10 Things People Misunderstand About the Law

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A Brief History

On May 20, 1899, history’s first traffic ticket was issued to a New York cab driver, Jacob German who was zipping down Lexington Street at 12 mph.  Ever since, drivers have been arguing about traffic tickets with no real idea what the law is, just basing their beliefs on urban myths that are frequently untrue.  We list 10 of the most misunderstood facts about everyday traffic and other laws as told by a retired police captain.  (Note: laws vary from state to state and sometimes from town to town.  We know that and are trying to avoid our own mix-ups in that regard.)

Digging Deeper

10. You do not have to come to a complete stop at a stop sign with a white border around it. 

This belief is so stupid it is hard to believe so many people believe it.  The same thing applies to “rolling stops” or “Hollywood stops” where your car almost but not quite comes to a stop before you proceed.  Stop means stop. No forward motion. No set time limit either, as some folks will tell you with a straight face that the law says you must count to 3 (or something) before you continue. The law says you have to stop, however briefly, a complete stop before you go, that is all.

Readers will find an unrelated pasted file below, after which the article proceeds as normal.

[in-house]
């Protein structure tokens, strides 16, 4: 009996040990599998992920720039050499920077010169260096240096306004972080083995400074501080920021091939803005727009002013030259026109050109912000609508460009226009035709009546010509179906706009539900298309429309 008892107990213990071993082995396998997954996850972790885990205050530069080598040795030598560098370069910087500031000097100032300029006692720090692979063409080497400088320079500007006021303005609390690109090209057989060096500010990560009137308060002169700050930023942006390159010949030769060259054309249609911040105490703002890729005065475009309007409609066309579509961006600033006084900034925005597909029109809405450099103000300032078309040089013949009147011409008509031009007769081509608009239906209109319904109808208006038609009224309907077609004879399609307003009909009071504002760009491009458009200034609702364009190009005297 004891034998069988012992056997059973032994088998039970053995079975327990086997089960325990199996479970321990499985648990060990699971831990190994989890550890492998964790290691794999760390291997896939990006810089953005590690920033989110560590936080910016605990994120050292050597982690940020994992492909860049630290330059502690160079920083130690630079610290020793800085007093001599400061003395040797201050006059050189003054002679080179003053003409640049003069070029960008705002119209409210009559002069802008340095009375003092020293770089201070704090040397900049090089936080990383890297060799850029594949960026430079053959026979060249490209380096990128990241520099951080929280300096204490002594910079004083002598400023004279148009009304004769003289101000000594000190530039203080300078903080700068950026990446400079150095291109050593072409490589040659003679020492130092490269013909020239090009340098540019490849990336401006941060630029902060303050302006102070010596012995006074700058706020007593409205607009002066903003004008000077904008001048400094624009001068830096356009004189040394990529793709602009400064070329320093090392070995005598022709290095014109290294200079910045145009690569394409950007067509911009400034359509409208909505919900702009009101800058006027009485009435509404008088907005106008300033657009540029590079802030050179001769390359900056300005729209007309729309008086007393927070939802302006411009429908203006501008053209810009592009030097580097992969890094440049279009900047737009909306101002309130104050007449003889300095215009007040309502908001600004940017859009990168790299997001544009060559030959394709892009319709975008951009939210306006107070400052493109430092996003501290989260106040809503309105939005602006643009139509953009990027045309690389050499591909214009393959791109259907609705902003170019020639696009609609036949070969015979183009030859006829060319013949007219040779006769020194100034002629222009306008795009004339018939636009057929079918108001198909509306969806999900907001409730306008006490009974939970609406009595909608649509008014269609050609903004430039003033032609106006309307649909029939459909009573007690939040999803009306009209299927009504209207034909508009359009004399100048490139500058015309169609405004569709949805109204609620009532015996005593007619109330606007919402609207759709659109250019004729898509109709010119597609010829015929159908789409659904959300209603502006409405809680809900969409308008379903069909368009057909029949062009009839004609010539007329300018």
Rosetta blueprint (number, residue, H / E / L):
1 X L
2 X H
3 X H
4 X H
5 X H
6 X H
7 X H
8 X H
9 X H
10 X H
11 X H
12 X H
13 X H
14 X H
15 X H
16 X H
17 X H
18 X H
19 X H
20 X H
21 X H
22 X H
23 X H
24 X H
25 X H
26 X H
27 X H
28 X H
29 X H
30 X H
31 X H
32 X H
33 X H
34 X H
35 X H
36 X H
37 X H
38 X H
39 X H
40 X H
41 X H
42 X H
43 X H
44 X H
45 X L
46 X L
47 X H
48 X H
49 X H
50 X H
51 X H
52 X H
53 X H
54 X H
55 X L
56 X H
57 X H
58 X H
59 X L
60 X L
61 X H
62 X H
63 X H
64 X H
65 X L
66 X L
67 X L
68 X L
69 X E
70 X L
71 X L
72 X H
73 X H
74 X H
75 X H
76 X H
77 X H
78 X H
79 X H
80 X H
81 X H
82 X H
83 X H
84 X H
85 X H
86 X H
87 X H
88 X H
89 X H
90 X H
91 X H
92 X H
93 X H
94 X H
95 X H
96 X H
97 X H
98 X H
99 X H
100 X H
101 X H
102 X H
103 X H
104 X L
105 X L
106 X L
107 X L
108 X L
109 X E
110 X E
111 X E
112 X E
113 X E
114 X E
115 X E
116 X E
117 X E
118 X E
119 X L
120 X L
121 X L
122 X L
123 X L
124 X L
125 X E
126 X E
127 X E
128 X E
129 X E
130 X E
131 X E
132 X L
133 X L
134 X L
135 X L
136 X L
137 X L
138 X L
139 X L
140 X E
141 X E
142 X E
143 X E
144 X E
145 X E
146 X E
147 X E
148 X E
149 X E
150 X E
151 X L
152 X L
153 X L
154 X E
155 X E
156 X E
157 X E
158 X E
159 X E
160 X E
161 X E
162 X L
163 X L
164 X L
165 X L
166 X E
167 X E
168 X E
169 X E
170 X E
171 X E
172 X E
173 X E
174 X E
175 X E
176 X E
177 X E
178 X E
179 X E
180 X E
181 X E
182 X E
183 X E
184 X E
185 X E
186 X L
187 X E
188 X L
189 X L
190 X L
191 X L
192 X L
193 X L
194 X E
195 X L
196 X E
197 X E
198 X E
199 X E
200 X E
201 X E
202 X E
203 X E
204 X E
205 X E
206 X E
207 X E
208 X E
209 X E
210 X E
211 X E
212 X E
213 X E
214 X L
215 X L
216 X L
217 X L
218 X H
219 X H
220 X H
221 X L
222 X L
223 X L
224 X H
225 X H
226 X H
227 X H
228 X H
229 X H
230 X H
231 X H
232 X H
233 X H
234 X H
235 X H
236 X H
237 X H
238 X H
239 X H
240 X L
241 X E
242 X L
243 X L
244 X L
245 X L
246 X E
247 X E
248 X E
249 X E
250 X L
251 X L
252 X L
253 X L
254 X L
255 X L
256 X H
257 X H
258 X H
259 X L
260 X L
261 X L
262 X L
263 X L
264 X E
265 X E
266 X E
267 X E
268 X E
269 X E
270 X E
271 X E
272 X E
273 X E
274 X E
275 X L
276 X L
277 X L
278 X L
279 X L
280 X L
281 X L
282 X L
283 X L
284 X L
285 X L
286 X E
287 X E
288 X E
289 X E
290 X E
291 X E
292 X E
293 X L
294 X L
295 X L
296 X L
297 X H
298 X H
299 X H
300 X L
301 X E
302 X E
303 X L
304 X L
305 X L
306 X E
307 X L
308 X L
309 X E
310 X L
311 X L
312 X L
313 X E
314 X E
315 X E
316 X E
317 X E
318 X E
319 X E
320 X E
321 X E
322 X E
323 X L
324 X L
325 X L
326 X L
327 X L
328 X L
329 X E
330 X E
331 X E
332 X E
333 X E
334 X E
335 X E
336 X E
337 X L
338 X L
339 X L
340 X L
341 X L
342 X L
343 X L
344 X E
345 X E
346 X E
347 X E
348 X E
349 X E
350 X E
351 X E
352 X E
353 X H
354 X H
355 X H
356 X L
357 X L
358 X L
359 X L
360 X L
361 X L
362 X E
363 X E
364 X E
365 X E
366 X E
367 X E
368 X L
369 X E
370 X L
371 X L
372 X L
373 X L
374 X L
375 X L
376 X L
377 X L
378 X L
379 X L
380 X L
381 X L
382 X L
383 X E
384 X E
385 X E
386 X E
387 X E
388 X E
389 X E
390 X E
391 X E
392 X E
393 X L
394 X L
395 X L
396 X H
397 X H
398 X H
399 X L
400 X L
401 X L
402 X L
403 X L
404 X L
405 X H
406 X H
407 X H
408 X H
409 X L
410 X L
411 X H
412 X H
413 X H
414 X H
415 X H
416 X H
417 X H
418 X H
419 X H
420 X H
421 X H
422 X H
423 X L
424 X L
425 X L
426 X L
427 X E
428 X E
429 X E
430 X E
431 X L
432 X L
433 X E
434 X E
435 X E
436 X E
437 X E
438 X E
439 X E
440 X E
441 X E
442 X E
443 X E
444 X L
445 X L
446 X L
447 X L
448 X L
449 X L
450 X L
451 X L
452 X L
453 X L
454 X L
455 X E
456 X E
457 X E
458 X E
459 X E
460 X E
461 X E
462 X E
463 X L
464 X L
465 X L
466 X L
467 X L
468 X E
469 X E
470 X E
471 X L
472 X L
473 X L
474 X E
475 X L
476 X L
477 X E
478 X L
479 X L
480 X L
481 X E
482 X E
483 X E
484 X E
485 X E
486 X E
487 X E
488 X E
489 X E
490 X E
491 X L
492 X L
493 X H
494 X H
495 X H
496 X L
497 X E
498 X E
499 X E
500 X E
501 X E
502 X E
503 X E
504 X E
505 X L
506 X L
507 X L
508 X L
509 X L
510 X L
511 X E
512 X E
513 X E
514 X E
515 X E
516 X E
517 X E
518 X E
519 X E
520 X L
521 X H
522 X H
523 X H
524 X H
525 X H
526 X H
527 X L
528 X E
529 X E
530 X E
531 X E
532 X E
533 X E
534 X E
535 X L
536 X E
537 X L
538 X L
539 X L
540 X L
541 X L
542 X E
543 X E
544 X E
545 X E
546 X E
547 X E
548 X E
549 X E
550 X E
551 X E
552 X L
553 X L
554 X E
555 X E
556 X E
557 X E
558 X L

9.  You can have an alcoholic drink in a vehicle as long as you are not driving.

This one is tricky because it may be true in some states.  In most states, even passengers are forbidden from drinking alcohol in a motor vehicle.  You better know the law in the state you are riding through!

8.  You could drive with your emergency flashers on if your car is damaged or overloaded.

What you can do is get towed when you get stopped for driving with a dragging muffler or on a bare rim, flashers or no flashers.  In most states, driving with flashers on is actually illegal.  They are to be used only when the car is broken down and not moving for safety reasons, NOT because it is raining real hard and you “just want to be extra safe.”

7.  Pick-up and SUV drivers can use snowplow lights instead of headlights.

Of course they can, as long as they have a plow blade on the truck.  If they are tooling along in the summertime and are using their plow lights instead of headlights they are likely inconsiderately blinding other drivers and deserve a ticket.

6.  If you have a headlight out, drive with your bright lights on.

Actually, this one just makes you liable to get a ticket for headlight out (two headlights required) and also for failing to dim bright lights on the approach of traffic (duty to dim).  If you know a headlight is out, get a replacement bulb right now, not next month.

5.  The stores sell it so it must be legal.

All sorts of cool customizing products are sold to spiff up your ride, such as smoke colored lens covers, window tint, various colored lights, extra bright driving lights, window shades and decals among others.  Read the package before you go off to your friends about what a jerk the cop was for writing you a ticket!  Those products usually have (often in small print) “For Off Road Use Only.”  That means driving with them on your car on a public road may well get you a citation.  One particularly goofy idea is putting a shade on the windshield or front seat side window to block the sun.  This could get you killed because of obstructed vision, or maybe just a ticket.